In addition, each airline cruise portal also offers individual promotions for specific cruise lines and departure dates that can potentially let you earn up to 100,000 miles, or several hundred dollars in onboard credit. These promotions can give you a huge return on your booking in addition to the credit card points you’ll earn, but always make sure you price-compare and check TPG’s monthly valuations to make sure the offer you’re booking — in terms of money and miles — is the best one you can get.
Redeeming Points for Cruises
Options are just as limited on the redemption side, and can be split into two categories: fixed-value eraser credit cards, and paying with points.
Points from a fixed-value card, like the Capital One Venture Rewards Card can be used to “erase” travel purchases at a rate of 1 cent each. Not only will you earn 2x rewards (2%) by paying for the cruise, but you can use your miles to erase some or all of the charge from your billing statement.
The other option involves paying with points through a portal such as Amex Travel or the Chase Ultimate Rewards portal. While we generally recommend transferring these points to airline and hotel partners to maximize their value, given the limited high-value options for booking cruises, direct redemptions can make sense here.
You’ll also be able to take advantage of pay-with-points bonuses here, such as the 50% bonus on the Chase Sapphire Reserve that makes your points worth 1.5 cents each, or the similar 25% bonus on the Chase Sapphire Preferred Card and Ink Business Preferred Credit Card that gives you 1.25 cents per point.
Flexibility is the key to maximizing the value of your points, but unfortunately there isn’t much wiggle room when booking cruises. You should strongly consider whether this is the best use of your hard-earned points or whether you should pay with cash instead. And if you do pay with cash, make sure to take advantage of bonus categories and bonus offers to potentially earn tens of thousands of miles for your purchase.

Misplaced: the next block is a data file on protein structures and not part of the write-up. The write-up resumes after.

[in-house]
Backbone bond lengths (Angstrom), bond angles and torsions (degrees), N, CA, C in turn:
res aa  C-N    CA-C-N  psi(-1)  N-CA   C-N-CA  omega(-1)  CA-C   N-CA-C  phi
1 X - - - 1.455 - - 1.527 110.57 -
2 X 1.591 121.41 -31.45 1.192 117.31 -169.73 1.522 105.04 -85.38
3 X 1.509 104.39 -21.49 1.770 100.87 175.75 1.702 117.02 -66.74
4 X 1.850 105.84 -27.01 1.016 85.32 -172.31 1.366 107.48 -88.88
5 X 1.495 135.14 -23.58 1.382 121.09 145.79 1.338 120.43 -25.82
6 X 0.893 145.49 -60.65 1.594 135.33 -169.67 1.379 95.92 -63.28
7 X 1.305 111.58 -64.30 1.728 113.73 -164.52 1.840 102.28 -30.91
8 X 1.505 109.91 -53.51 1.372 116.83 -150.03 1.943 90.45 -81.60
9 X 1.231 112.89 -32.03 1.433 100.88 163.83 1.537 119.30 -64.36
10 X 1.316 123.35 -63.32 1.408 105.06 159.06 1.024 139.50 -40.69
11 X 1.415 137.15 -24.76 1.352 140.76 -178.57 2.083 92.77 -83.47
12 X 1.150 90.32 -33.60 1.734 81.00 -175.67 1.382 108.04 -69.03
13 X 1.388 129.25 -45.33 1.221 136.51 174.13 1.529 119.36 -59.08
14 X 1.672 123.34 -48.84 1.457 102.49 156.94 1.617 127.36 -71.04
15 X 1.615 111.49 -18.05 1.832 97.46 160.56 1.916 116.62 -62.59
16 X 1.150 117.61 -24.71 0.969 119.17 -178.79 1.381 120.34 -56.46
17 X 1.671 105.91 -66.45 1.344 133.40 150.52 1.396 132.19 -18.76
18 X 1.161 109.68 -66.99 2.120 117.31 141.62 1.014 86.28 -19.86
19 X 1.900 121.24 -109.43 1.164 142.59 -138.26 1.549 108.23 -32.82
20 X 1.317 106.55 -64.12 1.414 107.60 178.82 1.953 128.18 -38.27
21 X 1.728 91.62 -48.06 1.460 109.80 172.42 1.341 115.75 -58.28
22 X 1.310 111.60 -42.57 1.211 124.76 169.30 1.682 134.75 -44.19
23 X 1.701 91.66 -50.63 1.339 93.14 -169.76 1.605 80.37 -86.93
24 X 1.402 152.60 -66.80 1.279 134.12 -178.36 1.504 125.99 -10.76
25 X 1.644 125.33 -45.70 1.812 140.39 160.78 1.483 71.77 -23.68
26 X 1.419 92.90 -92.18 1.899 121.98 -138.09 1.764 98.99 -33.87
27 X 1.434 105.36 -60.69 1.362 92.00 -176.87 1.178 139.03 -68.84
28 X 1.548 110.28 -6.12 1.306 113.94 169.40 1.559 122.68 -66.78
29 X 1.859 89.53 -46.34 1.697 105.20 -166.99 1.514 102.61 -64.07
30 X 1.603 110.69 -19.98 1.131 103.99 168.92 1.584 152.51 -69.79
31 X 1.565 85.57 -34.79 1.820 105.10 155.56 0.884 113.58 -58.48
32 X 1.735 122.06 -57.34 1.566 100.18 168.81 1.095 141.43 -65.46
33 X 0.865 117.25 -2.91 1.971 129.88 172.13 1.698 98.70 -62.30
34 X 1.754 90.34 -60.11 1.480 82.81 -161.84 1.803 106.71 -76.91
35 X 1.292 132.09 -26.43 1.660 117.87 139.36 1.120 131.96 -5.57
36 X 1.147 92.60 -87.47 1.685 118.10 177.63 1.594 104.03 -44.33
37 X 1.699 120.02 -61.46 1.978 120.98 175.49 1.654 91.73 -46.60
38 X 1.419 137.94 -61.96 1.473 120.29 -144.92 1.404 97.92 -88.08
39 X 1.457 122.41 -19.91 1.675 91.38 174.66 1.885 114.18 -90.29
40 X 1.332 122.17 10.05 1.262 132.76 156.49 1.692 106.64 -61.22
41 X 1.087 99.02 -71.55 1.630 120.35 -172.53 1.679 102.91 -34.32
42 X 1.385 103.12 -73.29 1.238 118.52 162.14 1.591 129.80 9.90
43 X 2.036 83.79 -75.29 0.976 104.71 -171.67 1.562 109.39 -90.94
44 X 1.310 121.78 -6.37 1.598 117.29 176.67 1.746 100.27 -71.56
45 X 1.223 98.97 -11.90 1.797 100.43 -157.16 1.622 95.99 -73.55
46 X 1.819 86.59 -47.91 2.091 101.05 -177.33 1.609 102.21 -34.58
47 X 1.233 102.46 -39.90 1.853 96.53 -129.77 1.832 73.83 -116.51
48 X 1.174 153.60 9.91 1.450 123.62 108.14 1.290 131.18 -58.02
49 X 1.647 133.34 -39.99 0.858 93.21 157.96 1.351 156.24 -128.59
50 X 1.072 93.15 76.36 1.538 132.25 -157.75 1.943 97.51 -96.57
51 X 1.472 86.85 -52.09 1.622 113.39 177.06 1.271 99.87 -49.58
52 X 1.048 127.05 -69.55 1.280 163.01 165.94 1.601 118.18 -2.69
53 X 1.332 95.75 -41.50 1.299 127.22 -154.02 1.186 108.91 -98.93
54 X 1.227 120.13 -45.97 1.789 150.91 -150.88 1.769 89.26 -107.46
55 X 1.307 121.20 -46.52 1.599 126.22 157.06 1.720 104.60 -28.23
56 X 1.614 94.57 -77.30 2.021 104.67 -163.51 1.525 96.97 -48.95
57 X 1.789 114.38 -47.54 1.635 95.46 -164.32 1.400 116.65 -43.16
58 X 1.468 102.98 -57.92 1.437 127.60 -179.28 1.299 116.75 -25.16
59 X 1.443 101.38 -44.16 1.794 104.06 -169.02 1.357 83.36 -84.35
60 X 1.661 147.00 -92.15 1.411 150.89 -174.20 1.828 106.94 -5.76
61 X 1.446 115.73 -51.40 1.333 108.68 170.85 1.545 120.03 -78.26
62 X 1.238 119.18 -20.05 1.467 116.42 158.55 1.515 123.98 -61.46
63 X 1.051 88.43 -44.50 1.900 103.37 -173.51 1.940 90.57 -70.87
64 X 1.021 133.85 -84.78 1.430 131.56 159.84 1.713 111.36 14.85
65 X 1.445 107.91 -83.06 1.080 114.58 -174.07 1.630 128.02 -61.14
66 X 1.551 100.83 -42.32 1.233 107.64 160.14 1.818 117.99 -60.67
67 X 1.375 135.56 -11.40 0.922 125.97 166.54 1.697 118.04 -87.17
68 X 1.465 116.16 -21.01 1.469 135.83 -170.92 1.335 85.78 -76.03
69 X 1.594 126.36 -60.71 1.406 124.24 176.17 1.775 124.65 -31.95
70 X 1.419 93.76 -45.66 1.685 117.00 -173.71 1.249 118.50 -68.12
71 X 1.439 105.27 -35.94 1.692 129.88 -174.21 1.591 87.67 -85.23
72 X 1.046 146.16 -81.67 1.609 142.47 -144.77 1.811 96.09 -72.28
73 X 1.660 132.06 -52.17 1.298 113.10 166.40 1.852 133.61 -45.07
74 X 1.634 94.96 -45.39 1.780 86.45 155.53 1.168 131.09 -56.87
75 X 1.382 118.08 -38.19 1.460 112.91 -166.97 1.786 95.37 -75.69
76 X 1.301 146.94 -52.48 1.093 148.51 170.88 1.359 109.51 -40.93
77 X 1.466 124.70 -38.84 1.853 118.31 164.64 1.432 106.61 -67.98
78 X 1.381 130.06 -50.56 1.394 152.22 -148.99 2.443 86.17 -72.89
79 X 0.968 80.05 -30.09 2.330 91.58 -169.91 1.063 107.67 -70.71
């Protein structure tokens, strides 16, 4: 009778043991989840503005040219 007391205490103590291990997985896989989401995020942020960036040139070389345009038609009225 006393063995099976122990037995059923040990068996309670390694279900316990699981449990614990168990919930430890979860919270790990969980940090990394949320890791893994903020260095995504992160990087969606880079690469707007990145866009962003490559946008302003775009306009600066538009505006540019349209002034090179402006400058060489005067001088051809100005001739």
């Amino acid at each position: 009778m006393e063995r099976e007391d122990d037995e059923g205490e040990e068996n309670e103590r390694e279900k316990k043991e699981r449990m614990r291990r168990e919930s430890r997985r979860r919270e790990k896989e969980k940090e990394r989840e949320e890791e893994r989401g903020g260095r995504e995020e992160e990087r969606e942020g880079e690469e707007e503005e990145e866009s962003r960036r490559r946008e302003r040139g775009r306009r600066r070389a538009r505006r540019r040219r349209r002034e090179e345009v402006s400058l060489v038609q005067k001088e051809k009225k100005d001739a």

Know before you go.
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With great travel benefits, 2x points on travel & dining and a 50,000 point sign up bonus, the Chase Sapphire Preferred is a great card for those looking to get into the points and miles game. Here are the top 5 reasons it should be in your wallet, or read our definitive review for more details.
- Earn 50,000 bonus points after you spend $4,000 on purchases in the first 3 months from account opening. That's $625 toward travel when you redeem through Chase Ultimate Rewards®
- Chase Sapphire Preferred named "Best Credit Card for Flexible Travel Redemption" - Kiplinger's Personal Finance, June 2018
- 2X points on travel and dining at restaurants worldwide & 1 point per dollar spent on all other purchases.
- No foreign transaction fees
- 1:1 point transfer to leading airline and hotel loyalty programs
- Get 25% more value when you redeem for airfare, hotels, car rentals and cruises through Chase Ultimate Rewards. For example, 50,000 points are worth $625 toward travel
- No blackout dates or travel restrictions - as long as there's a seat on the flight, you can book it through Chase Ultimate Rewards